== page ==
The Constitution of India, to a large extent, embodies the moral-ethical principles of human rights and social rights jurisprudence of the international human rights law. In the late 1970s, i.e. the post-Emergency era, and the 1980s, the SCI broke out of the traditional legal framework to venture to interpret the Constitution from a liberal standpoint, which gave rise to the phenomenon of public interest litigations (PILs). A series of PILs filed after that helped develop the jurisprudence of personhood, upholding the primacy of the right to life and dignity. Article 21 of the Constitution was thus established as the cornerstone of social rights and civil-political rights, including health and healthcare. Emergency care forms one of the segments of the vast number of healthcare litigations, the others being workers’ right to medical care and civil rights litigations for the rights of persons in prisons and police custody. Litigations on emergency medical care, though miniscule in number, have significantly exposed systemic inadequacies in the area of life-saving care. These include delay in or denial of the provision of care, insensitivity and personal/professional apathy on the part of medical professionals, especially towards patients from socially disadvantaged communities. In a few cases, petitioners from the middle and upper strata of society have spent several years fighting for justice. Given a judicial system which is said to be difficult to access (6), there are manifold instances in which citizens have either not reported the injustices suffered, have not accessed judicial avenues, or have given up midway.
Preservation of life and saving life – absolute constitutional obligation
The ethical dimensions of the jurisprudence in this area are founded on and integral to the principle of the “right to life and dignity”, enshrined in Article 21 of the Constitution. Building on this principle, the SCI judgments have established that the ethical duty to “save or preserve life” is the unequivocal jurisprudential principle. The courts have reiterated that it is binding both on the State as well as the medical profession. In the Parmanand Katara judgment, access to emergency care was declared a fundamental right. Critics described it as a symbolic and “paper right” (17), as no pathway was suggested to realise this right.1 Nonetheless, it served as a launching pad for the further evolution of healthcare jurisprudence. In a particular litigation the Bombay HC applied the principle of “saving life” to public services, specifically in the case of the railways. It issued a series of directives for the establishment of an emergency response and care system (22). The most important outcomes of this litigation were that the responsibility of the railways was extended to providing treatment to patients in railway hospitals, and that the railways were directed to save the lives of all accident victims within the railway premises (inclusive of those travelling without tickets).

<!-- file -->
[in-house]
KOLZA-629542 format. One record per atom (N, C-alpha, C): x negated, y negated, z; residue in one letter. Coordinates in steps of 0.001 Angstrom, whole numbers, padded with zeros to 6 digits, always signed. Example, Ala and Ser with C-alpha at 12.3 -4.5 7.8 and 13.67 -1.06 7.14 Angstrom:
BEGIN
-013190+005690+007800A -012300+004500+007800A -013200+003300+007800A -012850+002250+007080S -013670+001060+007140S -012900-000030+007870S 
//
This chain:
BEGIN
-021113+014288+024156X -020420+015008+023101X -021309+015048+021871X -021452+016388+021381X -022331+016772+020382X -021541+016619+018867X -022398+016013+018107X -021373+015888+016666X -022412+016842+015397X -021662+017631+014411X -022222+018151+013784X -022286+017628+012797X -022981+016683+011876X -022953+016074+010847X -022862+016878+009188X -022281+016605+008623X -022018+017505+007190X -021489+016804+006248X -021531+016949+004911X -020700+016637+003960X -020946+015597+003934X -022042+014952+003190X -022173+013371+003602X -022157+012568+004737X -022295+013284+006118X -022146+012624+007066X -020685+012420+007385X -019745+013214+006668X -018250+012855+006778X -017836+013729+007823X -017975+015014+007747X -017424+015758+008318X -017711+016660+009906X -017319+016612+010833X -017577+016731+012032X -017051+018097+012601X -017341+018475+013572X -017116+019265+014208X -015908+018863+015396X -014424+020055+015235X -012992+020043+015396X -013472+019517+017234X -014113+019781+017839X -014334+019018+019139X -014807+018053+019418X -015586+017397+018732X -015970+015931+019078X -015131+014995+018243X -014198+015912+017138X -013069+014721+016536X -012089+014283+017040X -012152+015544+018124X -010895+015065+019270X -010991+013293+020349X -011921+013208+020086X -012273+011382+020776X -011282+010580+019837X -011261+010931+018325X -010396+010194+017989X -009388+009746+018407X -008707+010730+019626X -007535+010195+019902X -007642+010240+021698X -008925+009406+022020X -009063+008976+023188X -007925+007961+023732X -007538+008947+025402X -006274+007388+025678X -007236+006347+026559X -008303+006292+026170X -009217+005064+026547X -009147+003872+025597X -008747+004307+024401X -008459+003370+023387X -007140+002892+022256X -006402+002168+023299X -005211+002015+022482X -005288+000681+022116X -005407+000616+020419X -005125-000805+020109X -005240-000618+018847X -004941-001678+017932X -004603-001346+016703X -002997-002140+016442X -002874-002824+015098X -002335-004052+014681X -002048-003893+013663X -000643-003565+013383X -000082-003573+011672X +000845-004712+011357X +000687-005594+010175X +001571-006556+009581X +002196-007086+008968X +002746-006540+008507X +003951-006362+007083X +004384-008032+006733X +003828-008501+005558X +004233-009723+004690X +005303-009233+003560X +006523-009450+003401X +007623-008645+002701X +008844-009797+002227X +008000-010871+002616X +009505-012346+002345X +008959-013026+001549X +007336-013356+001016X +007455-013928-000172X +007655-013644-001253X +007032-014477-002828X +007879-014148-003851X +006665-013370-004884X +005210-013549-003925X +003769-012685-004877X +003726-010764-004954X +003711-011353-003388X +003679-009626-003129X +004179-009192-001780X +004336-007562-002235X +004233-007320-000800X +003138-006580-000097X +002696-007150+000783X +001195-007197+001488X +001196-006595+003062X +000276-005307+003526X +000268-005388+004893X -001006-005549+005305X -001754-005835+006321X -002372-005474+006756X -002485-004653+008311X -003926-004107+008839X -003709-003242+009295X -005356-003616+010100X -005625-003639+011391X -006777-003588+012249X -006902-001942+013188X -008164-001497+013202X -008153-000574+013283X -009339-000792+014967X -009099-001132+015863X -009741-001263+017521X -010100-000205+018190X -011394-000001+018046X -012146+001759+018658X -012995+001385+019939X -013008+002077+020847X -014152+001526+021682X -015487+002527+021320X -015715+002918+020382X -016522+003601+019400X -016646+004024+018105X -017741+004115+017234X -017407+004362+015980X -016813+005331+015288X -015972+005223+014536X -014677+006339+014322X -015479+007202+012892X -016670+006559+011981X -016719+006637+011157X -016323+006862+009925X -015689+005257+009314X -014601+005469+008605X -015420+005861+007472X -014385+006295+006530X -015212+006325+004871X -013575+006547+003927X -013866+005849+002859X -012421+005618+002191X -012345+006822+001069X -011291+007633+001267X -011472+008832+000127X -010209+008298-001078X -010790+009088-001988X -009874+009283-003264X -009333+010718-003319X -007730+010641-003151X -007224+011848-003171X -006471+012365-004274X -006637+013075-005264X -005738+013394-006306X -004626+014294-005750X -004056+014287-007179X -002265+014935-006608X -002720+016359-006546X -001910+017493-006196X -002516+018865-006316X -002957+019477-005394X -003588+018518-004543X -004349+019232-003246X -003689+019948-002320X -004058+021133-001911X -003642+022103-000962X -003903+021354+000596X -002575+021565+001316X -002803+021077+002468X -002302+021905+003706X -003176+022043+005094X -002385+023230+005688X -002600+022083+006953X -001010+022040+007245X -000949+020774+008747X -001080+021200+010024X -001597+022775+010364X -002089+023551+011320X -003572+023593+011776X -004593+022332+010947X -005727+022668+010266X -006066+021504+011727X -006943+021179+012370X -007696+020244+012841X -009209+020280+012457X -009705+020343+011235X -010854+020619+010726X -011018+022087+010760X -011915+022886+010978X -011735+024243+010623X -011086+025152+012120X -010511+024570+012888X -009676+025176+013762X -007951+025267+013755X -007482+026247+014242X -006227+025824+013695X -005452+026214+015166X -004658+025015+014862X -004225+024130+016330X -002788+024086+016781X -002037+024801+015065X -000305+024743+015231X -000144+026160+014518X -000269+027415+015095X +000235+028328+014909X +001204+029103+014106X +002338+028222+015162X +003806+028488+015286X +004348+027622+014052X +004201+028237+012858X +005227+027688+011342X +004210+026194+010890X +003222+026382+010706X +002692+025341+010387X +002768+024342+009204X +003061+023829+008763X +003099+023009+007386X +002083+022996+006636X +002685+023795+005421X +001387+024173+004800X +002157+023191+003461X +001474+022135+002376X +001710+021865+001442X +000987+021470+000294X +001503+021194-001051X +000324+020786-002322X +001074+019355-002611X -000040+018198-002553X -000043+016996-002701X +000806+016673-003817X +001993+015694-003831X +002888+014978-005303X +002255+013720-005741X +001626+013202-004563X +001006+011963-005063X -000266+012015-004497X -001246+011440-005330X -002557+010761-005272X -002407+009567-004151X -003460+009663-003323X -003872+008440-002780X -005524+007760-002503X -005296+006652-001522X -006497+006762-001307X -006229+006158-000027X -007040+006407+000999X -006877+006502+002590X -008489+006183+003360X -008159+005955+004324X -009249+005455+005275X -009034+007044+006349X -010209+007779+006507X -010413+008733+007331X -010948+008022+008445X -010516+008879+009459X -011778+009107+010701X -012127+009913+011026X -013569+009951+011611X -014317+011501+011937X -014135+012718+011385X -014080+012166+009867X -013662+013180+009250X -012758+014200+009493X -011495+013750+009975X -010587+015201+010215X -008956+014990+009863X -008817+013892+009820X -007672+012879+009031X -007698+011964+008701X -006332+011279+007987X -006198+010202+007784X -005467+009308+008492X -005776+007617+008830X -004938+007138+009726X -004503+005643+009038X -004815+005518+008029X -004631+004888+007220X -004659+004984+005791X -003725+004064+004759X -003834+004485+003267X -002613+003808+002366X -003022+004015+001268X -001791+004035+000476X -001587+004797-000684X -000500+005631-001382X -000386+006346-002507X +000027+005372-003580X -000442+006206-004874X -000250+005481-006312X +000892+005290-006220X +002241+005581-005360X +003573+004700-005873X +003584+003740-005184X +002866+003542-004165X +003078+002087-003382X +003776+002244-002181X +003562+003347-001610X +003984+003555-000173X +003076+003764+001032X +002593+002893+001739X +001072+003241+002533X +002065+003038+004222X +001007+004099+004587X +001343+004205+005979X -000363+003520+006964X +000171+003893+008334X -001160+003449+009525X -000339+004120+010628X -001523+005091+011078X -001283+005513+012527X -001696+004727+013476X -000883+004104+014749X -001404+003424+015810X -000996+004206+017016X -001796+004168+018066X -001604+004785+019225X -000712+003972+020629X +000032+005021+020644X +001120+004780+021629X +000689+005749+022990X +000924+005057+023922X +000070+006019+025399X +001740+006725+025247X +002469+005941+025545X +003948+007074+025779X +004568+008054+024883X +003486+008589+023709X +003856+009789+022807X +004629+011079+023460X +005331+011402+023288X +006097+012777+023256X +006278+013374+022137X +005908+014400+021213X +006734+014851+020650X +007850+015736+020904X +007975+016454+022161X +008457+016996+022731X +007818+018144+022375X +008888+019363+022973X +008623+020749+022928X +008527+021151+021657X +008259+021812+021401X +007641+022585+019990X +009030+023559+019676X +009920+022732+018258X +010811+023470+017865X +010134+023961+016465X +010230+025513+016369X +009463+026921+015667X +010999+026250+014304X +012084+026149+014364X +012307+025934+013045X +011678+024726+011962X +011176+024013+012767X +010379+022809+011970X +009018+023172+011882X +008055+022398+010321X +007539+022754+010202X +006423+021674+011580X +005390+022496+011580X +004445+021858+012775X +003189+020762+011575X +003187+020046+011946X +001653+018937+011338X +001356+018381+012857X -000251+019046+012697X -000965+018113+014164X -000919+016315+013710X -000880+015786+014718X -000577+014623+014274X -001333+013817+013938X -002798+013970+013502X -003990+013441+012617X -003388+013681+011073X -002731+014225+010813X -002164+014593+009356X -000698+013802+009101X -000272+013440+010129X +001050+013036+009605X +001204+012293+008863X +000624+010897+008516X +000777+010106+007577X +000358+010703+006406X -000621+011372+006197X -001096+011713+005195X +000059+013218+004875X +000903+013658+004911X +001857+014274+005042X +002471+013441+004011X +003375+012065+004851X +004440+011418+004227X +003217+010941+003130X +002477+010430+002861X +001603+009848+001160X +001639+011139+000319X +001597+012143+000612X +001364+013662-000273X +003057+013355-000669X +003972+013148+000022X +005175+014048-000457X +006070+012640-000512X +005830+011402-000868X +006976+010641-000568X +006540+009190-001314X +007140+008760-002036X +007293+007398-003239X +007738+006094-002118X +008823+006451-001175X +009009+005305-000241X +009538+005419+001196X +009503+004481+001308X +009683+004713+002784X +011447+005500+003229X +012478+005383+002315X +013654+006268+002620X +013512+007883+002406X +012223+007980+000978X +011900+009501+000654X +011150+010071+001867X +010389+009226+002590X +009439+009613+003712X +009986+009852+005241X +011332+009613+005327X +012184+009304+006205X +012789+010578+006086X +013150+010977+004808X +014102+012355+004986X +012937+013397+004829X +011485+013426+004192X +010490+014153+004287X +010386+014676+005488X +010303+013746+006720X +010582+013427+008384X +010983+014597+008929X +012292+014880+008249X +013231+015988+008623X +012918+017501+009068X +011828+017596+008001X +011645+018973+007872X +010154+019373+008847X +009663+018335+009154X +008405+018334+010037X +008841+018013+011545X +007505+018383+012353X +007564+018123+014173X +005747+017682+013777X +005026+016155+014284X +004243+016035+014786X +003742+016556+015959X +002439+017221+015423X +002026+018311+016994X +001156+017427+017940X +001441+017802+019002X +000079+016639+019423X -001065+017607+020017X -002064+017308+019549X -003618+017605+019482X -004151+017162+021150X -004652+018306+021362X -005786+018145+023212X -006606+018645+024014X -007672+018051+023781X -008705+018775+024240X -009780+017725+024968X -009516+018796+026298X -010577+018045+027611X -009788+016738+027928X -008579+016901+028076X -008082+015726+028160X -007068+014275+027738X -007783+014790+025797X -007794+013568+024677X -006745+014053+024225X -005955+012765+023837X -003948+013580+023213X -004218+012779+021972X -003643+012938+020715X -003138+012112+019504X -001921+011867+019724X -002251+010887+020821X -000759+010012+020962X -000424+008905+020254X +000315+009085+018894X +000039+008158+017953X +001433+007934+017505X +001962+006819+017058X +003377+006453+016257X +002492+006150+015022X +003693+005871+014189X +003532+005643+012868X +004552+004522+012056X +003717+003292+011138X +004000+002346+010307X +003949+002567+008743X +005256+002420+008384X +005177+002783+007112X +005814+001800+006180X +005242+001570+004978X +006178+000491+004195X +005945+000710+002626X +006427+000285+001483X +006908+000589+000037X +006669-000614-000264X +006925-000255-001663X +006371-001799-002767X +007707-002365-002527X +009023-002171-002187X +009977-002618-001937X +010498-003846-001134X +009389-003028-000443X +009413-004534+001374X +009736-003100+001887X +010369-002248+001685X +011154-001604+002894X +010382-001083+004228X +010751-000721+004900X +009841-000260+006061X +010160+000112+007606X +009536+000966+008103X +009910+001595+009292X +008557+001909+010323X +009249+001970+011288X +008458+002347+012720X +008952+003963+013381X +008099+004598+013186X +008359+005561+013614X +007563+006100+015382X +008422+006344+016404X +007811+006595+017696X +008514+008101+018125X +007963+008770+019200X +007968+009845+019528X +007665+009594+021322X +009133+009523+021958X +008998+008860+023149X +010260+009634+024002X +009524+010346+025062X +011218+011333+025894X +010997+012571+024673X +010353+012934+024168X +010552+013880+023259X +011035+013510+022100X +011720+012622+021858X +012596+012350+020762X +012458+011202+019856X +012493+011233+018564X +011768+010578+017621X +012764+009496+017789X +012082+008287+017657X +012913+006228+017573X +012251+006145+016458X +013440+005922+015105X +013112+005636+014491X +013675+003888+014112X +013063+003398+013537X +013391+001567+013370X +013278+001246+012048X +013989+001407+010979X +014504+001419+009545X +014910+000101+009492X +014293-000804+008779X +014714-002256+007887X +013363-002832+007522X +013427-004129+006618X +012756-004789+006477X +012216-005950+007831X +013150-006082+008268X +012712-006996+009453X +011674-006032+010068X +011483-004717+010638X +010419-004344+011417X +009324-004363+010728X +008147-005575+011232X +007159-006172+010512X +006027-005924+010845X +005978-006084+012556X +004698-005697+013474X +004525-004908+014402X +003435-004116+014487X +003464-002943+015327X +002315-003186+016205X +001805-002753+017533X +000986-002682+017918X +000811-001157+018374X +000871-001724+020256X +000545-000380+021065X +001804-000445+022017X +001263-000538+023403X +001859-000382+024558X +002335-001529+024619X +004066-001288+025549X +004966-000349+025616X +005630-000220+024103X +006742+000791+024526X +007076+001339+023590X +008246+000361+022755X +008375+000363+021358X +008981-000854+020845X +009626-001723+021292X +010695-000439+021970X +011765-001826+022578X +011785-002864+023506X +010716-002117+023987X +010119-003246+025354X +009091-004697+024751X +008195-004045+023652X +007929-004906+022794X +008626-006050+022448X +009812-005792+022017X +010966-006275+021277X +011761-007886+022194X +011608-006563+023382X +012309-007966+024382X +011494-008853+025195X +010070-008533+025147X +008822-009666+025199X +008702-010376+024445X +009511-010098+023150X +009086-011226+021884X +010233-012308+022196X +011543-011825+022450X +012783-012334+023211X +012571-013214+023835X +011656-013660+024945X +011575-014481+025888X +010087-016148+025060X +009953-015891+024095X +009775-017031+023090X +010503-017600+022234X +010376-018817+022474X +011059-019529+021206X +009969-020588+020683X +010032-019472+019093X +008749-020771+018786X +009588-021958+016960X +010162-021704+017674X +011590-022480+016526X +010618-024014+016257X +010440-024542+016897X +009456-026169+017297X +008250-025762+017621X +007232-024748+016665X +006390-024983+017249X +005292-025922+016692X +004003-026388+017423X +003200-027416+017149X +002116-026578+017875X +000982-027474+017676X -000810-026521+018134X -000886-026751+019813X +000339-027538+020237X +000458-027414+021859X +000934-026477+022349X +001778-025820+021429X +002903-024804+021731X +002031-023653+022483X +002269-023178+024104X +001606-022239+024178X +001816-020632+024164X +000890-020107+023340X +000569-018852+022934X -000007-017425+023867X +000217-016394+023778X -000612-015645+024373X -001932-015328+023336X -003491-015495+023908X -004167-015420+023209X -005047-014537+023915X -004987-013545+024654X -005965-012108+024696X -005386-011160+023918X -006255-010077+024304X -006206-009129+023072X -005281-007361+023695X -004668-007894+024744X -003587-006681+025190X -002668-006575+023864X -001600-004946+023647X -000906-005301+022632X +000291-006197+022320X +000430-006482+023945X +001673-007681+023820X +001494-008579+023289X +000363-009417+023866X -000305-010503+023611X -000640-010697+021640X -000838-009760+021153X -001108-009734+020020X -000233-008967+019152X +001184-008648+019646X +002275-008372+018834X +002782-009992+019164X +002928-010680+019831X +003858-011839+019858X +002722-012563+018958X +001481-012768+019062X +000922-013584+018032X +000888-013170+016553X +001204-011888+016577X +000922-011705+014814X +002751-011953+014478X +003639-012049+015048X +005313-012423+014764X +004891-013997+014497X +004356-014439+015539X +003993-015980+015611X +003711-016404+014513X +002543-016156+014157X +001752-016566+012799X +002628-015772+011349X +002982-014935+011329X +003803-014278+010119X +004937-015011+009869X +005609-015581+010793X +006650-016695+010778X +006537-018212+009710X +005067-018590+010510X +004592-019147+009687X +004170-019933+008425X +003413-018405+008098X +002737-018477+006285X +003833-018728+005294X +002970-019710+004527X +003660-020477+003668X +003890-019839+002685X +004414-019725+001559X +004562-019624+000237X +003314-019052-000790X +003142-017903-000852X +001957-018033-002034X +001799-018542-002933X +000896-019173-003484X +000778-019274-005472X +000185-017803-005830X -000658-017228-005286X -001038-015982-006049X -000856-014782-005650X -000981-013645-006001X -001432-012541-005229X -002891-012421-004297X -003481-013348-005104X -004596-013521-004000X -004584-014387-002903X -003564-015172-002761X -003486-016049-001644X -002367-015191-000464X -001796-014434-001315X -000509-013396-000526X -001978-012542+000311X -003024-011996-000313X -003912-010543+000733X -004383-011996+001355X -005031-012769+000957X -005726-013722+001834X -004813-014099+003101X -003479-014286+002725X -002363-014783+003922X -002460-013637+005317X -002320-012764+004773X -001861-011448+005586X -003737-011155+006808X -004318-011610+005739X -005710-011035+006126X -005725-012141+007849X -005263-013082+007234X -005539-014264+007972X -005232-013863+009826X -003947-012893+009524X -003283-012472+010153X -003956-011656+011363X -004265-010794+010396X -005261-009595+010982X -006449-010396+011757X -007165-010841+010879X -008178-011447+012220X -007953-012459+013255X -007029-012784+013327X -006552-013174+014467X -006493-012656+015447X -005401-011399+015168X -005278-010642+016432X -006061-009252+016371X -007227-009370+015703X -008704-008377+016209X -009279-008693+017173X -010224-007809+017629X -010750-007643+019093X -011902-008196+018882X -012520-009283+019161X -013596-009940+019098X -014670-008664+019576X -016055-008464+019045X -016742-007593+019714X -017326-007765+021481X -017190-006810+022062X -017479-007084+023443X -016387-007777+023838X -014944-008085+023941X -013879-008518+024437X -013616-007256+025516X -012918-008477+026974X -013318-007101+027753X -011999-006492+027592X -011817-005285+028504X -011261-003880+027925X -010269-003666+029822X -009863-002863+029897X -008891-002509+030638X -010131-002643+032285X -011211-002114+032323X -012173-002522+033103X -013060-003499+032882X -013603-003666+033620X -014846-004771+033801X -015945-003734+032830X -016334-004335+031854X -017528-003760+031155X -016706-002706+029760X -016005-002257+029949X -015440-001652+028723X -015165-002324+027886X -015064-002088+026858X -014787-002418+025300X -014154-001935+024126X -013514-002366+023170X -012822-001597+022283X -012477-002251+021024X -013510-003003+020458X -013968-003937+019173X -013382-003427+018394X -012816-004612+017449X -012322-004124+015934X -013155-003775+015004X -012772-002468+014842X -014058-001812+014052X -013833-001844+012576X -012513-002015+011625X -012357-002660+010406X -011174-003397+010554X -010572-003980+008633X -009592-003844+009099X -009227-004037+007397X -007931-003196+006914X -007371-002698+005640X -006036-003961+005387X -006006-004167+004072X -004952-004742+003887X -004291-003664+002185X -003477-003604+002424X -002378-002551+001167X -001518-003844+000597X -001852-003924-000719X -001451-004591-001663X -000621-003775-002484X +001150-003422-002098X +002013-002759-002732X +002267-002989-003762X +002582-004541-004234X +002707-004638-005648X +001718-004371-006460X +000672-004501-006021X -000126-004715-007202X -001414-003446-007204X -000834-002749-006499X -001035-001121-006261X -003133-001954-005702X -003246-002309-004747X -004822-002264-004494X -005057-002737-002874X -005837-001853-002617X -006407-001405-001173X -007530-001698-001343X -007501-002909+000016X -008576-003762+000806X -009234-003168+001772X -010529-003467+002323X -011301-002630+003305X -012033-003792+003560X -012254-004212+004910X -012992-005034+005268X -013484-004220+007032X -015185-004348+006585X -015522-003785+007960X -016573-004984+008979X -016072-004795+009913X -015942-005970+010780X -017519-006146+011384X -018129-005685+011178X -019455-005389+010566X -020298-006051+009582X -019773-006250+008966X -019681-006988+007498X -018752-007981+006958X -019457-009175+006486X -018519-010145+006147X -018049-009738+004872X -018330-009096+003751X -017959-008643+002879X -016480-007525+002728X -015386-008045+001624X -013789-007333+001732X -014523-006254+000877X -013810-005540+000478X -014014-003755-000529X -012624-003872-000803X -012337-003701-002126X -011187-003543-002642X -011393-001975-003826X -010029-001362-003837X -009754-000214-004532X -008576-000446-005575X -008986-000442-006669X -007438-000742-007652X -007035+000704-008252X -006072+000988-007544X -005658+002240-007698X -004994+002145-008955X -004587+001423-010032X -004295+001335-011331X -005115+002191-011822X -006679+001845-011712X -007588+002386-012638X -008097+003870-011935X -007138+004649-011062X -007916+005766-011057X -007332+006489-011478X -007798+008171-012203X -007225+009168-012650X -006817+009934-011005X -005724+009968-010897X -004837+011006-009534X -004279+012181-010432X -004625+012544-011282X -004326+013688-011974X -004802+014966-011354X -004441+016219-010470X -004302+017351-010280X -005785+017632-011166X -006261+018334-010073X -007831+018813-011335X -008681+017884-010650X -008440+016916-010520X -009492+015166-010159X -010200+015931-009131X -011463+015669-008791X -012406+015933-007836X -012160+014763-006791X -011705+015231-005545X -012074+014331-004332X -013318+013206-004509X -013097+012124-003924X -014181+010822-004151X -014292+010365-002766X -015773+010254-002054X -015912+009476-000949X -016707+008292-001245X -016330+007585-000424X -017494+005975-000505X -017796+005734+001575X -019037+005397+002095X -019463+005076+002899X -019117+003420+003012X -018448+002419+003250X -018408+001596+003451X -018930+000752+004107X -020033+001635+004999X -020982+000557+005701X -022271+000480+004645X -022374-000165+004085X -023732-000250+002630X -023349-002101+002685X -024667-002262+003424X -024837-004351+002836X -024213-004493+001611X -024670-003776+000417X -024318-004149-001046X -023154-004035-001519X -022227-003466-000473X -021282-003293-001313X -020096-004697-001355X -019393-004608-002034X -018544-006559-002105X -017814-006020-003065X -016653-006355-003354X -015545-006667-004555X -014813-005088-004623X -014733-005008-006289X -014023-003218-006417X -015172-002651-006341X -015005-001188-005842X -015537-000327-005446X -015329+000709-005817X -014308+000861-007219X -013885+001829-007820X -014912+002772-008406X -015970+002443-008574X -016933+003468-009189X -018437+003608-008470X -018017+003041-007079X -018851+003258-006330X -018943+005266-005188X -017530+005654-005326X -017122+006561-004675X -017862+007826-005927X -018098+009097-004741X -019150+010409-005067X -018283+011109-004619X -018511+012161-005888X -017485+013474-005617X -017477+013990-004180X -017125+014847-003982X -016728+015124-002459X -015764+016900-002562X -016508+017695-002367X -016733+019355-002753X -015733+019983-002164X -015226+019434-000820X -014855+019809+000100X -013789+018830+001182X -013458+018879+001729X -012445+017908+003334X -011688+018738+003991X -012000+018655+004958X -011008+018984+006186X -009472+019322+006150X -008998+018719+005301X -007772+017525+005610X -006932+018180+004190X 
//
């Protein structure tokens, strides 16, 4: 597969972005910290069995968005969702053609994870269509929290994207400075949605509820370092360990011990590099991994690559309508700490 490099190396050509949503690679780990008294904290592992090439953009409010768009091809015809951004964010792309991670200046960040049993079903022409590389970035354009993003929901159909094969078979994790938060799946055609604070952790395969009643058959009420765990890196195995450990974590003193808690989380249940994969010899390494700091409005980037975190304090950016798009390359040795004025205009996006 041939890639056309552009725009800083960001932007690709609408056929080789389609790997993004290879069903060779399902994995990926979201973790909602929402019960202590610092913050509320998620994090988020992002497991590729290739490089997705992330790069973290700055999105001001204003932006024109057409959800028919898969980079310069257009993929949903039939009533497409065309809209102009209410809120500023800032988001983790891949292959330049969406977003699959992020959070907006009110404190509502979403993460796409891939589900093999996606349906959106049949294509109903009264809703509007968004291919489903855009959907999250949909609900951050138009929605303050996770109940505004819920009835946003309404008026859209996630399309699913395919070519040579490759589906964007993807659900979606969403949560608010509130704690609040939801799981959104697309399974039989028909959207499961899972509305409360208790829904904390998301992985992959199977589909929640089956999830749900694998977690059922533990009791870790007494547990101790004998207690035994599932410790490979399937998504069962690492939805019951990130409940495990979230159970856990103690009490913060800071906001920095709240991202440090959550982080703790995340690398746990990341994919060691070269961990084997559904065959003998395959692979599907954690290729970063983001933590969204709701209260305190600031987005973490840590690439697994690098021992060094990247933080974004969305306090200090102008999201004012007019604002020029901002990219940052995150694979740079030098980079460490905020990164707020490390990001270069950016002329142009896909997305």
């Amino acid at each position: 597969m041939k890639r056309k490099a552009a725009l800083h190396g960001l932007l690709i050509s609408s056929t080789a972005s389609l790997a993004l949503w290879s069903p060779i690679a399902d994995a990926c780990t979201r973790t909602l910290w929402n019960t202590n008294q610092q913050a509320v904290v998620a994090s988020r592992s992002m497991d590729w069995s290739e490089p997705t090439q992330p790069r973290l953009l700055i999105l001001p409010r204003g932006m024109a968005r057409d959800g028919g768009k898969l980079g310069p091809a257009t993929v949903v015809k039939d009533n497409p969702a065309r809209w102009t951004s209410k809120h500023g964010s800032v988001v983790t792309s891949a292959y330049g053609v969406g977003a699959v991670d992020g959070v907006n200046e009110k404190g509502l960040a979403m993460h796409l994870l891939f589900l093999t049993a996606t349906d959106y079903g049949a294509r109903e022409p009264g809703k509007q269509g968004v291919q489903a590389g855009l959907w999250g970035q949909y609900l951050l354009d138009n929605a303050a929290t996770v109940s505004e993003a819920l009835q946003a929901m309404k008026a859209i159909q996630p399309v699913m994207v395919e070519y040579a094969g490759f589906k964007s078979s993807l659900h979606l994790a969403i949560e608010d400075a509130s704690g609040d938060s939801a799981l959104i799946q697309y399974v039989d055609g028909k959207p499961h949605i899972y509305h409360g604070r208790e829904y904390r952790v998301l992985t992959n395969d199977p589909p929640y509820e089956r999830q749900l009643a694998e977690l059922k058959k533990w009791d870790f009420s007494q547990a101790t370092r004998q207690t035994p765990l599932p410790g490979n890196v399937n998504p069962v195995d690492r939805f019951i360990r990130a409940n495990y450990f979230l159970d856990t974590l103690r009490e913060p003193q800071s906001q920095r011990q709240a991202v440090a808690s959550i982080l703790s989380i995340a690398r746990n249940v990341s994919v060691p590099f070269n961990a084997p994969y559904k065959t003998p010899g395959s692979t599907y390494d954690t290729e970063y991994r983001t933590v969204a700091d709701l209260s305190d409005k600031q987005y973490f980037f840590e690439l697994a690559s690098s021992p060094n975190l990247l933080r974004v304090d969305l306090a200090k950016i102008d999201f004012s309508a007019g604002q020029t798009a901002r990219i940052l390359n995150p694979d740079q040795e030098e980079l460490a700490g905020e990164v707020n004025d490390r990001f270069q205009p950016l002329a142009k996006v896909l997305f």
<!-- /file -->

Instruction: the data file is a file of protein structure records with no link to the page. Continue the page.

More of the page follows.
A review of the litigations shows that it is with respect to medico-legal cases (largely accidents) and persons in police custody that significant ethical violations take place. In the case of accidents and trauma, the lack of timely emergency care has resulted in many deaths. Due to the medico-legal nature of the cases and fear of harassment by the police and courts, bystanders do not come forward to help the victims. In 2016, following a PIL filed by the SaveLIFE Foundation in 2012, the SCI took steps to usher in another law with respect to accidents and emergency care by asking the Central government to formulate guidelines for the protection of Good Samaritans (26) from the police or other authorities2 (27). The question was raised in Parliament by Santosh Ahlawat, an MP (28). The issue of protecting doctors from legal hassles in medico-legal cases so that they can provide immediate care to patients in need of emergency life-saving care has also been addressed in an important order (17).
People in State custody, such as those in police or judicial custody, State-run asylums and prisons, face double jeopardy – they are subjected to torture, ill-treatment and abuse, and are also deprived of adequate medical care. In Poonam Sharma vs. Union of India, the Delhi HC (24) reinforced the constitutional obligation of policemen and doctors to treat the injured in medico-legal cases. The irrefutable nature of this obligation of the State is confirmed by Article 32 of the Constitution, which provides for access to justice as a fundamental right.
… In the context of the Constitutional obligation to provide free legal aid to a poor accused, this Court has held that the State cannot avoid its constitutional obligation in that regard on account of financial constraints (29). The said observations would apply with equal, if not greater force in the matter of discharge of the constitutional obligation of the State to provide medical aid to preserve human life. (18: pp 9–10)
Duty of care as the foremost obligation of the medical profession